Published July 8th, 2009
Orinda Capital Improvement Expenditures on the Rise and Fall
By Andrea A. Firth

The Orinda City Council recently adopted a Capital Improvement Plan (CIP) allocating approximately $4.6 million dollars in each of the next two fiscal years to fund infrastructure projects-a significant increase over the projected $2.9 million spent last year. "The CIP for 2010 represents a significant investment in the city's infrastructure," stated City Manager Janet Keeter. The bump in funding comes primarily from an increase in park dedication fees associated with the Pulte development (almost $1 million over two years), a federal economic stimulus grant, and several state grants.
Although the city's infrastructure budget appears flush in the short-term, the longer-term forecast for infrastructure improvements is less optimistic with less than half as much funding available in 2012 (about $2 million) and 2013 (just over $2.6 million).
The CIP is a five-year spending plan for infrastructure projects that includes repaving roads, installing storms drains, replacing bridges, stabilizing hillsides, building walkways, and improving park facilities. "The CIP is adopted annually and emphasizes project planning," states Janice Carey, Orinda's City Engineer. "At any given phase, Council has the opportunity to re-evaluate whether or not to proceed with a project given cost escalations, changing priorities, or funding challenges," Carey adds.
Road improvement represents the biggest spending category with over $2.7 million allocated to rehabilitate Orinda's notorious roads in 2010. However, the funds allocated for road projects will decline significantly over the next three years to $1.35 million in 2011 and about $750,000 per year in 2012 and 2013. "The amount spent in future years reflects the decision not to add any funds from the city's general fund due to expected reductions in revenue," explains Carey.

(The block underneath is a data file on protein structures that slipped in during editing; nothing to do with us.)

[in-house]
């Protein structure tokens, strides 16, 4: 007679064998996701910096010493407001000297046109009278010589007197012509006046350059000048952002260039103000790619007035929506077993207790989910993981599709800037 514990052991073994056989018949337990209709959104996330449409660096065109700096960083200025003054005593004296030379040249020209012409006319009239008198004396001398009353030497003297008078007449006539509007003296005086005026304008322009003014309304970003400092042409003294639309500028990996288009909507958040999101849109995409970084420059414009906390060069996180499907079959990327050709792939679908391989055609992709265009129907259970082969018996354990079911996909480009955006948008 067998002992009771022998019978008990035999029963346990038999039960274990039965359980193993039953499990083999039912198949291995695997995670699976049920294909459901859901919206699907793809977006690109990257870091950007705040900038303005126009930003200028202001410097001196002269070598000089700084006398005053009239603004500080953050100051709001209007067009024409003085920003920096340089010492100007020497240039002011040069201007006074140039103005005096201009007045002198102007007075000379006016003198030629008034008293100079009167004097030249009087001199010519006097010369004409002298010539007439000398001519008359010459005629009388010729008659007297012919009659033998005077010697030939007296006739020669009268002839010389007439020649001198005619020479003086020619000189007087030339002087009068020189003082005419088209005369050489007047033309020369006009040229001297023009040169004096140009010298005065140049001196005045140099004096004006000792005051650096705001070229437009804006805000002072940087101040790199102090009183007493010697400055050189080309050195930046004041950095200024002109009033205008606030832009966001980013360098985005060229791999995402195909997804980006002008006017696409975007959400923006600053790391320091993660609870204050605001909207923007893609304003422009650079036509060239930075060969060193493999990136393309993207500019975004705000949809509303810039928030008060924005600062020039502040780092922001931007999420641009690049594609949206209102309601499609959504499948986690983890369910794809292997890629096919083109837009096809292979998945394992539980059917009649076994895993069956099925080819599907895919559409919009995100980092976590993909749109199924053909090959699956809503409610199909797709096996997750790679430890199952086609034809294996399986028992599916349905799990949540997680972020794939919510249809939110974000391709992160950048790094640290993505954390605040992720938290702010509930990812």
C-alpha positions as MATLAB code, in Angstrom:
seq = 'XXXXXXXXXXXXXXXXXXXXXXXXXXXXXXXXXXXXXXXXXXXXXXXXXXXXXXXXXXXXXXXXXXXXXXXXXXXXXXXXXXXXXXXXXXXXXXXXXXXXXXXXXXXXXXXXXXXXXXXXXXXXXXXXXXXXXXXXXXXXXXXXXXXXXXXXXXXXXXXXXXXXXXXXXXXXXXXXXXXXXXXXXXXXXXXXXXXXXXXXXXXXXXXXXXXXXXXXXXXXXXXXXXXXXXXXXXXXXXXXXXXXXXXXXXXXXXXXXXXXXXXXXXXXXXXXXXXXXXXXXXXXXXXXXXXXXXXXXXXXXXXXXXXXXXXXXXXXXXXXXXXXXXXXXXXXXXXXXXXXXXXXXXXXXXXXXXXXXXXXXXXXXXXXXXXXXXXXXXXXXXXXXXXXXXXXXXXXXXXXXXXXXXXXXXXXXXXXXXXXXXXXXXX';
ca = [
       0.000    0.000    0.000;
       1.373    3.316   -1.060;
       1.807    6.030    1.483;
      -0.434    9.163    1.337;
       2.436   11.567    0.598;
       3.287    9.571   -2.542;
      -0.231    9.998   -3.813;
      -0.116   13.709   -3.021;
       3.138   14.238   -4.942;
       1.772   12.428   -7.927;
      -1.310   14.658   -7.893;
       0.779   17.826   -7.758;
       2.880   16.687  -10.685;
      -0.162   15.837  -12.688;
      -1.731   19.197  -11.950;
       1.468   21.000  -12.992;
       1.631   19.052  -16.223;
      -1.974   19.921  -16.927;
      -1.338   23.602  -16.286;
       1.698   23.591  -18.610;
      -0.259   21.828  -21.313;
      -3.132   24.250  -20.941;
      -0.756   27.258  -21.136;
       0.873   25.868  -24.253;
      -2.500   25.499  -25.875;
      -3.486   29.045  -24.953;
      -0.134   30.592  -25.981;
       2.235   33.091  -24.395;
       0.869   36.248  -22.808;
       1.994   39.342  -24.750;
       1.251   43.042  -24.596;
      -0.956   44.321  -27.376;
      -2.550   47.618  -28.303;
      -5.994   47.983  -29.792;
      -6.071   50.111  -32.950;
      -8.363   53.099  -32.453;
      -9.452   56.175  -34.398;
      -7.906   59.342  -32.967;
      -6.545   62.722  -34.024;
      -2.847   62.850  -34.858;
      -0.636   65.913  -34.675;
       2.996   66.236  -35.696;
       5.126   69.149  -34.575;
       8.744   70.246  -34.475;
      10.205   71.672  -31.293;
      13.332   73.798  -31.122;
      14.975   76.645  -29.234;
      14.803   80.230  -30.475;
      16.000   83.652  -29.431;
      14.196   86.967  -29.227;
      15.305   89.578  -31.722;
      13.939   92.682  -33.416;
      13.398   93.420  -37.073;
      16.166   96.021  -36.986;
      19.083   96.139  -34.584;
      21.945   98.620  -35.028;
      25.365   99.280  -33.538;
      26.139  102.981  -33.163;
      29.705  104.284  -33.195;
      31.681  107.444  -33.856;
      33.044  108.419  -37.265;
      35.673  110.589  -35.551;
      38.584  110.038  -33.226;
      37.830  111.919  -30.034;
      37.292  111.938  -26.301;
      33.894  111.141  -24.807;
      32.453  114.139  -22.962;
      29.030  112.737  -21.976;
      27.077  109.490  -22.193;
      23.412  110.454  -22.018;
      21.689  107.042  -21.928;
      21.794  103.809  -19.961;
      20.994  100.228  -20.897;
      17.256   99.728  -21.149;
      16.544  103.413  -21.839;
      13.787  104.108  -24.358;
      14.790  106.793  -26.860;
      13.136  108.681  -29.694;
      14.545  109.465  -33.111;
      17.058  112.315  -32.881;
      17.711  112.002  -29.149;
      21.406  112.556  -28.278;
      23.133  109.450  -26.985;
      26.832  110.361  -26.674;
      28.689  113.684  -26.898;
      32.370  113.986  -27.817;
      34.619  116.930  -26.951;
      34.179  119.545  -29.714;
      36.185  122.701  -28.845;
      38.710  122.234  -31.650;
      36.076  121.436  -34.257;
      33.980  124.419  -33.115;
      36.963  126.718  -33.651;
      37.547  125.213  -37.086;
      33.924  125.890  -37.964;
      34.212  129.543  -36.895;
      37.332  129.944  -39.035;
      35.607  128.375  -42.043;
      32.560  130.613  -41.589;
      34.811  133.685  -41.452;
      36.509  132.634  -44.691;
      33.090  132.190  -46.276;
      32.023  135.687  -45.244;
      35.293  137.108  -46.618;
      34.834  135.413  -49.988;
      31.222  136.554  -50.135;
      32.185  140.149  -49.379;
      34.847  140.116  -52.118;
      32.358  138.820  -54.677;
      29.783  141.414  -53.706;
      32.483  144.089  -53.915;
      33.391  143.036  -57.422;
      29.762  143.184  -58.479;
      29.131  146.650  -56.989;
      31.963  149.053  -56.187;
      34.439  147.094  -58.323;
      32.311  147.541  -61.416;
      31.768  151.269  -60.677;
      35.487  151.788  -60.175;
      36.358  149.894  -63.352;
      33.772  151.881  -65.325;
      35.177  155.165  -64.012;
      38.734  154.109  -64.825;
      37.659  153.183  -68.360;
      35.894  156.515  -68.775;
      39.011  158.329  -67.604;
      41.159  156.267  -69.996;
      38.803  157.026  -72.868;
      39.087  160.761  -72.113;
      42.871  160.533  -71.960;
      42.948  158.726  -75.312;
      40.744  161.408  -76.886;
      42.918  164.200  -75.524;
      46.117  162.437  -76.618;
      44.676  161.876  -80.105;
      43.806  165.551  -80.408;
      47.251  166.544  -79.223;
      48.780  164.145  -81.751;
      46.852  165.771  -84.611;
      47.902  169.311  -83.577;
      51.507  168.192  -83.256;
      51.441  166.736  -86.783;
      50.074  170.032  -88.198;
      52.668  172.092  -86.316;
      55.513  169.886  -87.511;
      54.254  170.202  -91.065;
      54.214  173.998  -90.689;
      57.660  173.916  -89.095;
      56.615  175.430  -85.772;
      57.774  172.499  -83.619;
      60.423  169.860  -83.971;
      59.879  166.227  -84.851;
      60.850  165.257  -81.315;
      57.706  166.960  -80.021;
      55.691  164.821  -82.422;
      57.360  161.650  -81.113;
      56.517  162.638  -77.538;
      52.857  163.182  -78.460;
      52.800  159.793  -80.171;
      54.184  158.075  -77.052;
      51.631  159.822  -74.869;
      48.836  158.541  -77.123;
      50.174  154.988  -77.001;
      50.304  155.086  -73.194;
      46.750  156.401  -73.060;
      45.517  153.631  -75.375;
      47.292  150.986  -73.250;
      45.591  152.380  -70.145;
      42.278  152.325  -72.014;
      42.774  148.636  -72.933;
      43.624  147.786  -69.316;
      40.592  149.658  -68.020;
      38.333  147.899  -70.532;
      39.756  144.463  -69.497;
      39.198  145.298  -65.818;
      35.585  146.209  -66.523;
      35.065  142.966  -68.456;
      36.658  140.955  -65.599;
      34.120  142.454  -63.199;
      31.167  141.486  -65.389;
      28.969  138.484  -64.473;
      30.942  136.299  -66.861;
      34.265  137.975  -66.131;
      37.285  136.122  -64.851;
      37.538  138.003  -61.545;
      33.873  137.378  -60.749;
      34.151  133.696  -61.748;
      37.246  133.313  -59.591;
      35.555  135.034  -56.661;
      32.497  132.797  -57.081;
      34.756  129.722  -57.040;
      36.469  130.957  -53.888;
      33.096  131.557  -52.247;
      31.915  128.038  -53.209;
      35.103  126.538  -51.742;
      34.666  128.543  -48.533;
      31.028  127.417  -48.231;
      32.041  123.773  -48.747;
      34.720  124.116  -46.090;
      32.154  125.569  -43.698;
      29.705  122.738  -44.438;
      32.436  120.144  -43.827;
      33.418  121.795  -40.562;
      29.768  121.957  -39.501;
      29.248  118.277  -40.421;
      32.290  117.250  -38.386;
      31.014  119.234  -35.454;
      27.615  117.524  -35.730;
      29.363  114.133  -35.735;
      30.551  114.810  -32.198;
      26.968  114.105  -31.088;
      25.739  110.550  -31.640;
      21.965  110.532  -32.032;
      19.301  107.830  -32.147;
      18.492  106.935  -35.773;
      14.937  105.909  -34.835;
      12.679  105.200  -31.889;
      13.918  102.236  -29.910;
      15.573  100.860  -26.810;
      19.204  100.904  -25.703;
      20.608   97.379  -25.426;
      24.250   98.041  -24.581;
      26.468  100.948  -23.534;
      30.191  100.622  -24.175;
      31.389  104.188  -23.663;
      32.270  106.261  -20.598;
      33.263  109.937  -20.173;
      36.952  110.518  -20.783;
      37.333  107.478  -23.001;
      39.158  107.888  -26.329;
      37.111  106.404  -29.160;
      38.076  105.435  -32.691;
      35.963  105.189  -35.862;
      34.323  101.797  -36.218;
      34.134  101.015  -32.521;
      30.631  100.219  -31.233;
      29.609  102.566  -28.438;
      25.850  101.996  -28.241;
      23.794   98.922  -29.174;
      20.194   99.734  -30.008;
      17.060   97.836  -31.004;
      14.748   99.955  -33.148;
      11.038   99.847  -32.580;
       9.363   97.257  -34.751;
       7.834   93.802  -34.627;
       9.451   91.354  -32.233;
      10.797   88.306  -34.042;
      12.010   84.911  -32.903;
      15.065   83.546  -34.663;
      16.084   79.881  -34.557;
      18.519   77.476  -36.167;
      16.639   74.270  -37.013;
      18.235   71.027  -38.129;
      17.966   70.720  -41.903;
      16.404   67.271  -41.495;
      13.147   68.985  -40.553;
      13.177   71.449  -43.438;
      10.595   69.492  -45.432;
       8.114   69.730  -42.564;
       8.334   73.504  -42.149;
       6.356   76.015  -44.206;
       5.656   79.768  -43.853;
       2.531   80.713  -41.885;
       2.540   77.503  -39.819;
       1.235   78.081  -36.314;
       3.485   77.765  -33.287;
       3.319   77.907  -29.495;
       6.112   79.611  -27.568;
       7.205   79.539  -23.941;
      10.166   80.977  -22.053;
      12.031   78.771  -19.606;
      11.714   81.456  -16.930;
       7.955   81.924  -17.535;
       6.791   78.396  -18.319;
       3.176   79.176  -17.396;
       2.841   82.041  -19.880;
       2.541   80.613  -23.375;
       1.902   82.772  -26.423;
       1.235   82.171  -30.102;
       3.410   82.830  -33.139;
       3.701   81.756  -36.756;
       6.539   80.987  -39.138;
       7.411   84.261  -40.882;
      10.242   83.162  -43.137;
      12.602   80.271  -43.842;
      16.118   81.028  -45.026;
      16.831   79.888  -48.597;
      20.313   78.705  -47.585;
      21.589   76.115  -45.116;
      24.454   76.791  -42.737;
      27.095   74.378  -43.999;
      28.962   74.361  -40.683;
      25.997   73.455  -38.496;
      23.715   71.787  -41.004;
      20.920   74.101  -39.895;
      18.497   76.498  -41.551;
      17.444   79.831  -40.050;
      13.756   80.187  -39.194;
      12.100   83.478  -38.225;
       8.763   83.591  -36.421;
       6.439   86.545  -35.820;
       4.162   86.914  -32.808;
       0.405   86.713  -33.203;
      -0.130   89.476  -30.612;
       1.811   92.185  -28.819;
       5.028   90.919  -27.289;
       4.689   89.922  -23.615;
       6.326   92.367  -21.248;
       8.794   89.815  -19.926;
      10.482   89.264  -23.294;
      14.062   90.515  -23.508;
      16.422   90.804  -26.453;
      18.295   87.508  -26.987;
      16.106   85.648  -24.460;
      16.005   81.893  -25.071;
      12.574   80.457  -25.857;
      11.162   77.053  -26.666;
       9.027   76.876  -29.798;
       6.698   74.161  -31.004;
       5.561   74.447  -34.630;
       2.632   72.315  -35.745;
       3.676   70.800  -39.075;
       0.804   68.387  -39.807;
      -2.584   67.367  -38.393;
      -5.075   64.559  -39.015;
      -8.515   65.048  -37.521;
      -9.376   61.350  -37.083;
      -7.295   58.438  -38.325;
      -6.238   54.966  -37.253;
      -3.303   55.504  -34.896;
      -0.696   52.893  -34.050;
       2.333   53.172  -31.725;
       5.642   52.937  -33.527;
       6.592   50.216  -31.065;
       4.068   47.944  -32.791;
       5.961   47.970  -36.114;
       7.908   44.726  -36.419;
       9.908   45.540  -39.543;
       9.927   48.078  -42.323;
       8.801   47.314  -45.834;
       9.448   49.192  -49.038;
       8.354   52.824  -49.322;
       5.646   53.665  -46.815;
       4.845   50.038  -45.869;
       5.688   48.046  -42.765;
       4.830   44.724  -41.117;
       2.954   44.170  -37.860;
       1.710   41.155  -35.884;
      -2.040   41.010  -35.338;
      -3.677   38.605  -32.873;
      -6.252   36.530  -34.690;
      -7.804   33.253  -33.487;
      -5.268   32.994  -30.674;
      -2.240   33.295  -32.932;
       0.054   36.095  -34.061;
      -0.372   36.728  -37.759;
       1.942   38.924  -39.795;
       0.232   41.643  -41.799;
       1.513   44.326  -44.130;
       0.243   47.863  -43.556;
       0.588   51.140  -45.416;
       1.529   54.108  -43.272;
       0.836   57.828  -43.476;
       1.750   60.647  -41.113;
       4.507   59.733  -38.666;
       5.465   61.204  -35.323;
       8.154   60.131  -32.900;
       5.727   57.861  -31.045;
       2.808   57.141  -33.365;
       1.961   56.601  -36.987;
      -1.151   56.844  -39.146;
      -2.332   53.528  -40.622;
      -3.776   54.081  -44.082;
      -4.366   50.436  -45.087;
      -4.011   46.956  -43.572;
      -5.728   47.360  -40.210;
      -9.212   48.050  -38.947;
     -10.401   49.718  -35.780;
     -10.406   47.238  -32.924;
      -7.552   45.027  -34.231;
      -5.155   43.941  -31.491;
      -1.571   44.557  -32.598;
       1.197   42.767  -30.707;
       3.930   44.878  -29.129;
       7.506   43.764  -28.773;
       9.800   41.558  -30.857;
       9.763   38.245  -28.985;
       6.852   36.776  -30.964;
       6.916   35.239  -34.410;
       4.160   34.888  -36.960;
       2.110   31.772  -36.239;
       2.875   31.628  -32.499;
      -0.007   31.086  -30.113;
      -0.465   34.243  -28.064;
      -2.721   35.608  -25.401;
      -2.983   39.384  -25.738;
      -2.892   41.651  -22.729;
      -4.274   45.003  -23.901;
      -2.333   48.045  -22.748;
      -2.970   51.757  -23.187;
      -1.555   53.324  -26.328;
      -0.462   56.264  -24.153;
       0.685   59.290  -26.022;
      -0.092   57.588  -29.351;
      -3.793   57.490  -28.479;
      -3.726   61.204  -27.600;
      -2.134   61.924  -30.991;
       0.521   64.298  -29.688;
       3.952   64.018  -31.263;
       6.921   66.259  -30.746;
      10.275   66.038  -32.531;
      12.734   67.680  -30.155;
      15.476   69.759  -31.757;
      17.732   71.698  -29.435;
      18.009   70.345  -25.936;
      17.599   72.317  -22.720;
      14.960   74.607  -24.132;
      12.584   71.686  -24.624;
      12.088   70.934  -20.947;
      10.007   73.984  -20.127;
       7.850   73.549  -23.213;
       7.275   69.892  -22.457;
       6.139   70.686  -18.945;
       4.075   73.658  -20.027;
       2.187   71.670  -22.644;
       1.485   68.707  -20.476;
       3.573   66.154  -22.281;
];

With the city's adoption of a lean two-year operating budget that includes spending cuts and potential furloughs for city employees, the increased capital improvement expenditures may seem incongruous. However, many of the funding sources included in the capital improvement plan are restricted for use toward infrastructure improvements, notes Orinda's Director of Public Works and Engineering Chuck Swanson. "It's easy to make the decision to defer spending related to infrastructure maintenance in this economic environment" adds Swanson, "but we have got to stay ahead and not lose more ground on the city's infrastructure."

Infrastructure Projects—A Brief Update
By A. Firth
Orinda’s capital Improvement Plan for 2009-1013 outlines 35 infrastructure, general community, and park improvement projects to be addressed over the next five years. Here’s a brief update on a few.
Undergrounding of the Utilities on Miner Road
PG &E has indicated that it will delay the burying of the electrical utility wires along Miner Road for up to a year due to lack of funds, according to Chuck Swanson, Orinda’s Director of Public Works and Engineering. This delay will impact completion of the Miner Road repavement project and the start of design and construction of the pedestrian pathway. Swanson plans to follow up with PG&E within a month before final decisions are made on how to proceed.
Charles Hill/Honey Hill/Miner Repavement
This project was funded as part of the Economic Stimulus bill and has received approval from the Federal Highway Administration and Caltrans. The project is currently being advertised, and the bid opening date is July 8th.
Glorietta Storm Drain
A total of $1,185,00 has been allocated for the construction of a new storm drain underneath Glorietta Boulevard extending to the back of Glorietta Court. According to the city’s settlement with the homeowner (Robles v. Orinda), the city will purchase #102 Glorietta Boulevard by 2012 at which point the collapsing storm drain will be repaired. The planning and design phase of the project will be initiated in 2010 in coordination with the city staff and Council.
Manzanita Drive Bridge Replacement
The U.S. Fish & Wildlife Service has recently determined that this bridge replacement project will adversely affect the California red-legged frog and the Alameda whipsnake according to City Engineer Janice Carey. “The city is waiting for a Biological Opinion from the Fish & Wildlife Service before taking any further action on this project,” states Carey.
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